Editor’s Note: Julian Zelizer, a CNN political analyst, is a professor of history and public affairs at Princeton University and author of the forthcoming book, “Burning Down the House: Newt Gingrich, the Fall of a Speaker, and the Rise of the New Republican Party.” Follow him on Twitter: @julianzelizer. The views expressed in this commentary are his own. View more opinion at CNN.
As the Democratic caucuses and primaries heat up, the candidates are starting to go after each other with greater ferocity. Sensing a potential victory in Iowa, Mayor Pete Buttigieg launched an ad that goes after proposals from Sens. Elizabeth Warren and Bernie Sanders to make tuition free at public colleges and universities.
“I believe we should move to make college affordable for everybody,” Buttigieg says in the ad. “There are some voices saying, ‘Well that doesn’t count unless you go even further, unless it’s free even for the kids of millionaires. But I only want to make promises that we can keep.”
The mayor’s critics have pounced on this line of attack. After all, some of the nation’s most successful federal programs — such as Social Security, Medicare and K-12 public education — have been available to all Americans regardless of their income. Surely, he doesn’t think that these programs are also misconceived?
New York Rep. Alexandria Ocasio Cortez weighed in with a warning on Twitter: “This is a GOP talking point used to dismantle public systems & it’s sad to see a Dem candidate adopt it. Just like rich kids can attend public school, they should be able to attend tuition free public college.”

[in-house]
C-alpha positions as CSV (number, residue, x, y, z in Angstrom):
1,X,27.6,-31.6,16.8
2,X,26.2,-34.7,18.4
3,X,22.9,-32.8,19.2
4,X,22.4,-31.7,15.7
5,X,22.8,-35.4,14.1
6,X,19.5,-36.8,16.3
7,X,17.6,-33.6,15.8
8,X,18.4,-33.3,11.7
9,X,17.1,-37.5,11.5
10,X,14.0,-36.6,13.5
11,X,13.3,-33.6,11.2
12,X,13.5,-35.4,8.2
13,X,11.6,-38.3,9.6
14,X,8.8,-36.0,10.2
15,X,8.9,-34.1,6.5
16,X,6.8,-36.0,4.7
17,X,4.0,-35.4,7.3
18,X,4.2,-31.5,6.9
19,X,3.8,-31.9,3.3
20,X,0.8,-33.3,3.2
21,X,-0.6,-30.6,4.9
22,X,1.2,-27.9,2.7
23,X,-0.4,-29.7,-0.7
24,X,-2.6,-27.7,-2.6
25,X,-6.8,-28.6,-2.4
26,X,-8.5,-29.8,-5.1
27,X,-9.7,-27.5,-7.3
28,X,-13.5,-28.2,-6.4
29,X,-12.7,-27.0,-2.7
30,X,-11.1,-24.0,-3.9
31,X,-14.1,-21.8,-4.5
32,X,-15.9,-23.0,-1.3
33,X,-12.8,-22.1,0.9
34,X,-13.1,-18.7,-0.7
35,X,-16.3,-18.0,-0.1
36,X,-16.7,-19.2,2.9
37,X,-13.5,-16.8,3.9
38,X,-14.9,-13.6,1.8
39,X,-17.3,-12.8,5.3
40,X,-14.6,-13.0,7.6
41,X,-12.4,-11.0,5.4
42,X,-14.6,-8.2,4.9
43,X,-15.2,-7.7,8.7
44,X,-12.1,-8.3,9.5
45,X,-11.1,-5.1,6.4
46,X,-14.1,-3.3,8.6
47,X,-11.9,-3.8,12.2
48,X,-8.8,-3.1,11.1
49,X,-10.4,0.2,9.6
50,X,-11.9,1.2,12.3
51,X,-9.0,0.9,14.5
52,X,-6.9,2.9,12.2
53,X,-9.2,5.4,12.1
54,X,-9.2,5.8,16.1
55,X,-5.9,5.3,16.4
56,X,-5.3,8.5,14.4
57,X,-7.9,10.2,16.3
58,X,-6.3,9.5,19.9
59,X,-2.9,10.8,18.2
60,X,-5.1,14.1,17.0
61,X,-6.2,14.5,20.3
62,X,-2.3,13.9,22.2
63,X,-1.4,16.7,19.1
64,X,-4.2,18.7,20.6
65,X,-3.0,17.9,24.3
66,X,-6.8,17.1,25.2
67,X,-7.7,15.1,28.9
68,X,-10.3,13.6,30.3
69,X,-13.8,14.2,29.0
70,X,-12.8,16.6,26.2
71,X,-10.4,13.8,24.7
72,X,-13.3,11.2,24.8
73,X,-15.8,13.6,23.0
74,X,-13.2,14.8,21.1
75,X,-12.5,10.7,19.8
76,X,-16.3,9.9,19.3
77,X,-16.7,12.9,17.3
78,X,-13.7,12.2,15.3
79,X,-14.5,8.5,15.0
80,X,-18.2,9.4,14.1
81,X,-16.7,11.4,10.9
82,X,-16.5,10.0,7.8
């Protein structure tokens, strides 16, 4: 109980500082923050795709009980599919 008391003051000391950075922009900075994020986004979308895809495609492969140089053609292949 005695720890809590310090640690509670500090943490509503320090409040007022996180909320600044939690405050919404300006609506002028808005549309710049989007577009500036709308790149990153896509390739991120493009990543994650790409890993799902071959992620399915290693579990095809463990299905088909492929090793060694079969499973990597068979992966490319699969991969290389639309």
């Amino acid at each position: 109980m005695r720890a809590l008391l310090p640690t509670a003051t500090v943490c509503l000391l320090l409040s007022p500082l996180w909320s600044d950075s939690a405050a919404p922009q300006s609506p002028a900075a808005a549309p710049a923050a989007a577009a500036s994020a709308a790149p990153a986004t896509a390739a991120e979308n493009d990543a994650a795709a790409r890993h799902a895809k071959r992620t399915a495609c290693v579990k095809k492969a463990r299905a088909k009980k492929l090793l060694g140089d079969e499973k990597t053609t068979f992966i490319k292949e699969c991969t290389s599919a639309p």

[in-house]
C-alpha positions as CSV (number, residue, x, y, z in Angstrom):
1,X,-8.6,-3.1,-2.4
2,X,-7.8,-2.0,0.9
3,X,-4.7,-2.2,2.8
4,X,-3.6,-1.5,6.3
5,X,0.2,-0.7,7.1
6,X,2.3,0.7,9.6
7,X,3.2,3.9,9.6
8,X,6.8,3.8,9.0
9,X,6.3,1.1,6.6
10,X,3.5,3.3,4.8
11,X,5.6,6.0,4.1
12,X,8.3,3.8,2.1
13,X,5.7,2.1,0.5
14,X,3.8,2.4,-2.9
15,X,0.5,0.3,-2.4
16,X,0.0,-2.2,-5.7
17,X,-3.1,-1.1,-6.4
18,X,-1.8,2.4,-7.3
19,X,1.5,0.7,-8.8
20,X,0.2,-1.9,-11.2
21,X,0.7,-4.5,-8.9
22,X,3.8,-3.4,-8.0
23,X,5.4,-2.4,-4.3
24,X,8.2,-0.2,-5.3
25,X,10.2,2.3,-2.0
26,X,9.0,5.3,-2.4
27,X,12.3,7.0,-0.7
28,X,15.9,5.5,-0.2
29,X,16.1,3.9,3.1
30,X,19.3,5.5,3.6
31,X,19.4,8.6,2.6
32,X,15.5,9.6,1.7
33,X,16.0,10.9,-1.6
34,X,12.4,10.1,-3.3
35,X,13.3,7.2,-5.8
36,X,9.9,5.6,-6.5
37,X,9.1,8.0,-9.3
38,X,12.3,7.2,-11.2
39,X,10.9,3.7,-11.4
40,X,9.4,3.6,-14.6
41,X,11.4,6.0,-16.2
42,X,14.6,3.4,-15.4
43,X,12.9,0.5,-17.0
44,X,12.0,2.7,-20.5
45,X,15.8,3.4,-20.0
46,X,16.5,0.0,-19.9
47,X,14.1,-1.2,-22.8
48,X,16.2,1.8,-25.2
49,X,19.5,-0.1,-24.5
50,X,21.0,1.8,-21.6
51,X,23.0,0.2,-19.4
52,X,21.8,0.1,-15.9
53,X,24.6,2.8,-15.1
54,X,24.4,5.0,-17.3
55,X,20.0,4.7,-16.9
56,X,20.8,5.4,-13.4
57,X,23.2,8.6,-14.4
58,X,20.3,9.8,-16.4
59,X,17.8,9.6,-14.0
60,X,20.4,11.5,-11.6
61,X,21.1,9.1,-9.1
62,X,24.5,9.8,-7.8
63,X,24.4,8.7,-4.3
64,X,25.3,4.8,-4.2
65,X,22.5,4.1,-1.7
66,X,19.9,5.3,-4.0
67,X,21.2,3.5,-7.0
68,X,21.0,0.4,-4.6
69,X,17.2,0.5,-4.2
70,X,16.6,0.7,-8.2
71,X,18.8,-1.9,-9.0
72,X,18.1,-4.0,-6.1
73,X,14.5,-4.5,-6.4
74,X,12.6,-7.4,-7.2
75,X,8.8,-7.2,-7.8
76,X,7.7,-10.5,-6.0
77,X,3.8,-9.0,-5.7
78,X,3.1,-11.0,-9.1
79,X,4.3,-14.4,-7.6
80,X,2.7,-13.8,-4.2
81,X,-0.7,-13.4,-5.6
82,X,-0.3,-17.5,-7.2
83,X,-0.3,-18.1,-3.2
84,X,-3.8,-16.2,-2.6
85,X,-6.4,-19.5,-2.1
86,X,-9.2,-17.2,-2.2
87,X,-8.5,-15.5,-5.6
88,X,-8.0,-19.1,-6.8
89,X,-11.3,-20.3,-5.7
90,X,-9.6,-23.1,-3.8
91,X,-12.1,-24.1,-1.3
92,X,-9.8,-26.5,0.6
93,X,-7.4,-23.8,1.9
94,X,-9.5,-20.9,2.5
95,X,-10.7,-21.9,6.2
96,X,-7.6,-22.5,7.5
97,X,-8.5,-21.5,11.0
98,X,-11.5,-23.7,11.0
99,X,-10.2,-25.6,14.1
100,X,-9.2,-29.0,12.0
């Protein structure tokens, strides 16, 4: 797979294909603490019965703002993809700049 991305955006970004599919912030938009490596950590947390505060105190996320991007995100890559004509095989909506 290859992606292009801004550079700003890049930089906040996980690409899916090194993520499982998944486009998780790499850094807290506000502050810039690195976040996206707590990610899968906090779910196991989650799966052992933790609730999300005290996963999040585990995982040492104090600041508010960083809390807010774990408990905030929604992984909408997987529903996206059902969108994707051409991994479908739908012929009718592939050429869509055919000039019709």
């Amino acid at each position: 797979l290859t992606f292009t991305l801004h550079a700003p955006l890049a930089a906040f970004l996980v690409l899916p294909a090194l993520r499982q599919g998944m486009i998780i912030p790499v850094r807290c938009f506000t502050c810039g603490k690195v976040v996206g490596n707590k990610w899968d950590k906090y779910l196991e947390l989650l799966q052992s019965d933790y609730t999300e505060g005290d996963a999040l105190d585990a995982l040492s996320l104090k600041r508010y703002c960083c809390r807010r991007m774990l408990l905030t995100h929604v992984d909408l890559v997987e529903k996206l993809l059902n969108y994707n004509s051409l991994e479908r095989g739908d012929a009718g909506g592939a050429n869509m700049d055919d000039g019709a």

To be sure, it is more than legitimate for Democrats to attack proposals from their competitors as too bold or poorly conceived. It is healthy for Democrats to encounter tough criticism from every quarter to see who is best prepared to take on President Donald Trump in 2020.
But Democrats need to be cautious. There is a long history of Republican candidates using smears that unfairly characterize candidates or their policies against the Democratic party nominee. Very often the candidates who think of themselves as the most moderate in the bunch find themselves the target of rhetoric that they or one of their colleagues originally produced.
Democratic candidates who seek to paint themselves as the most moderate in the pack should not forget just how far the GOP is willing go to paint any of the nominees as wild-eyed socialist radicals. Democrats should not underestimate the importance of working as a party to frame the debate around key issues so that they don’t end up giving bipartisan legitimacy to spurious conservative talking points.
During the height of the Cold War in the 1940s and 1950s, Democrats often went after each other by accusing others of being soft on communism. Prominent officials in the party castigated the left wing by charging that they were too radical. In doing so, they played into the strategy of equating domestic progressivism and international diplomacy with socialism. Former Vice President Henry Wallace was one of the prime victims of this kind of campaign.